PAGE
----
Written by: Michael Den Boer on March 28th, 2012
Theatrical Release Date: Germany, 1997
Director: Olaf Ittenbach
Writer: Olaf Ittenbach
Cast: Andrea Arbter, Ellen Fischer, Ronald Fuhrmann, Rudolf Höß, Olaf Ittenbach, Bernd Muggenthaler, Kurt Nauder, Beate Neumeyer, Helmut Neumeyer, Alfons Sigllechner, André Stryi, Barbara Woderschek
DVD released: March 13th, 2012
Approximate running time: 98 minutes
Aspect Ratio: 1.33:1 Full Frame
Sound: Dolby Digital Mono German
DVD Release: Intervision Picture Corp.
Region Coding: Region 0 NTSC
Retail Price: $19.95
Synopsis: A drug addicted brother gets high and tells his younger sister to morbid stories.
The first tale revolves a escaped mental patient, who professes him love to a girl, after he brutally murders her family. The second story centers around a young man, who is wrongly accused of crimes that he did not commit. Unfortunately for him the locales are out for blood and in their mind he is the guilty one. With the only thing that ties these two tales together is the drug addicted narrator, who saves one last moment of carnage for the film’s finale.
The Burning Moon is a well revered film amongst SOV (shot on video) Horror film enthusiasts. To further bolster this film reputation, since its initial release the uncut version of the film has been banned in Germany. With these things in mind, I went into the film with a open mind and walked away feeling as though my brain had melted due to the absurdity that had just unfolded on screen.
Where to begin with the things that just don’t not work or are just downright awful in this film. There is a predictability to the stories contained within and to further make things more excruciating the narrative moves long at a snail’s like pace. Without a doubt the most painful aspect of this film are its performances, which are among some of the blandest to ever grace a Horror film.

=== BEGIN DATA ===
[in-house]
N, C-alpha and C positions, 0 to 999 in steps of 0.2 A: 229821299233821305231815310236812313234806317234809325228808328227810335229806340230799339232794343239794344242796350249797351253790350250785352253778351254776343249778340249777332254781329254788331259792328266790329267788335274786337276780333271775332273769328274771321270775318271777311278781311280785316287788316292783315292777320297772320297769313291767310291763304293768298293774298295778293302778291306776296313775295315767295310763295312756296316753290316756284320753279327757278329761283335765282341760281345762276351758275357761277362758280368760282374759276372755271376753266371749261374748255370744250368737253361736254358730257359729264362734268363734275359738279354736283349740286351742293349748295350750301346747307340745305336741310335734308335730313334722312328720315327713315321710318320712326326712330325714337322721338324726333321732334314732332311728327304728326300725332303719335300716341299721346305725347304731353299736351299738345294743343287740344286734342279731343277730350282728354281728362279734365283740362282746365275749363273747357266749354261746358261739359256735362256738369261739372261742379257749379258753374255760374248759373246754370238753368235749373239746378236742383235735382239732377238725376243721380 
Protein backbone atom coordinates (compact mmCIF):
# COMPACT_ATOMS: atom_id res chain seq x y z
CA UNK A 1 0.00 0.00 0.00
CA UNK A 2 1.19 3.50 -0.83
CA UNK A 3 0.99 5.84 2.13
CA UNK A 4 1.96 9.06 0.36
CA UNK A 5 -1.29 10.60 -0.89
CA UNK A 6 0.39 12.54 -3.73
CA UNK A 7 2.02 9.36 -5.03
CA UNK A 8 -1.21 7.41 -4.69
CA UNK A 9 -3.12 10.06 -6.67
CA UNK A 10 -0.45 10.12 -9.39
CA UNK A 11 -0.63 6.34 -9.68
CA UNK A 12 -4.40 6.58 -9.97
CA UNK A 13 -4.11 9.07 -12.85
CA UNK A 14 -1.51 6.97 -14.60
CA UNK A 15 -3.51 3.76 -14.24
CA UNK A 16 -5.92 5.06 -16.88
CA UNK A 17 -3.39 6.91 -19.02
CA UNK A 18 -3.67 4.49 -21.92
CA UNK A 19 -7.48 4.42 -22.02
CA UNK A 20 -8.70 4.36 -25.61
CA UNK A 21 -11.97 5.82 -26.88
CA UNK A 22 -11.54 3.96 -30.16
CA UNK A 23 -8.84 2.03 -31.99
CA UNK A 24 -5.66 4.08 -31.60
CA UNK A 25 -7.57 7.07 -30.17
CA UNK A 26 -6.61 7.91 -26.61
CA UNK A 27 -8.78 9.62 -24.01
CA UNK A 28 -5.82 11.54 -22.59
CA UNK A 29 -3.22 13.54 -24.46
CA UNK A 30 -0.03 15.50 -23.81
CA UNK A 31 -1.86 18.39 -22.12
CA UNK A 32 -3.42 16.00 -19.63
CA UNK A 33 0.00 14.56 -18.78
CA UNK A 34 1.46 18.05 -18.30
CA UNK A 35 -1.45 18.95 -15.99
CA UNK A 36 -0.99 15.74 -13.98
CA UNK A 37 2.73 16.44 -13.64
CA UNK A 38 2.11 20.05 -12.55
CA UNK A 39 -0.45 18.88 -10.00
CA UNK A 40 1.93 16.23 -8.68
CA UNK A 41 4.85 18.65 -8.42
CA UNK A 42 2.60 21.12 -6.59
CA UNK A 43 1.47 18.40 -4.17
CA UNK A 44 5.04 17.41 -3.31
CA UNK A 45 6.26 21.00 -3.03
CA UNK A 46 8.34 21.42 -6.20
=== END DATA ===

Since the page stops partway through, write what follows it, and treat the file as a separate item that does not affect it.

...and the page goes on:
Ok, now that we have gotten that out of the way. Let’s move onto the main reason why these film’s have such a rabid fan base, their gore sequences. Sure there is a crudeness to the gore that appears in this film. And yet there is never moment of carnage that is not a blast to watch. Whether it be POV shot of someone eating a eyeball, decapitations or just plain old ripping body apart, limb by limb. Needless to say there is never a shortage of gruesome moments that inhabit this film. For this reason alone, most Gorehounds should be more than satisfied with this film.
The Burning Moon is presented in its original 1.33:1 full frame aspect ratio. This film was shot on video and as to be expected, this transfer is limited due to the limitations of the source materials. Despite its flaws, this transfer is a more then serviceable presentation.
This release comes with one audio option, a Dolby Digital mono mix in German and removable English subtitles have been included. The audio fares better than the transfer. Dialog comes through clearly, everything sounds balanced and the more ambient aspects of the soundtrack are well represented.
Extras for this release include a trailer for the film (39 seconds – 4:3 full frame), reversible cover art and a lengthy ‘Behind the Scene’ documentary (46 minutes 36 seconds – 4:3 full frame, in German with English subtitles) that contains cast & crew comments and on set footage. Rounding out the extras for this release are trailer for The ABC’s of Love and Sex and The Secret Life: Jeffery Dahmer. Overall Intervision Picture Corp. gives The Burning Moon gets a well rounded DVD release.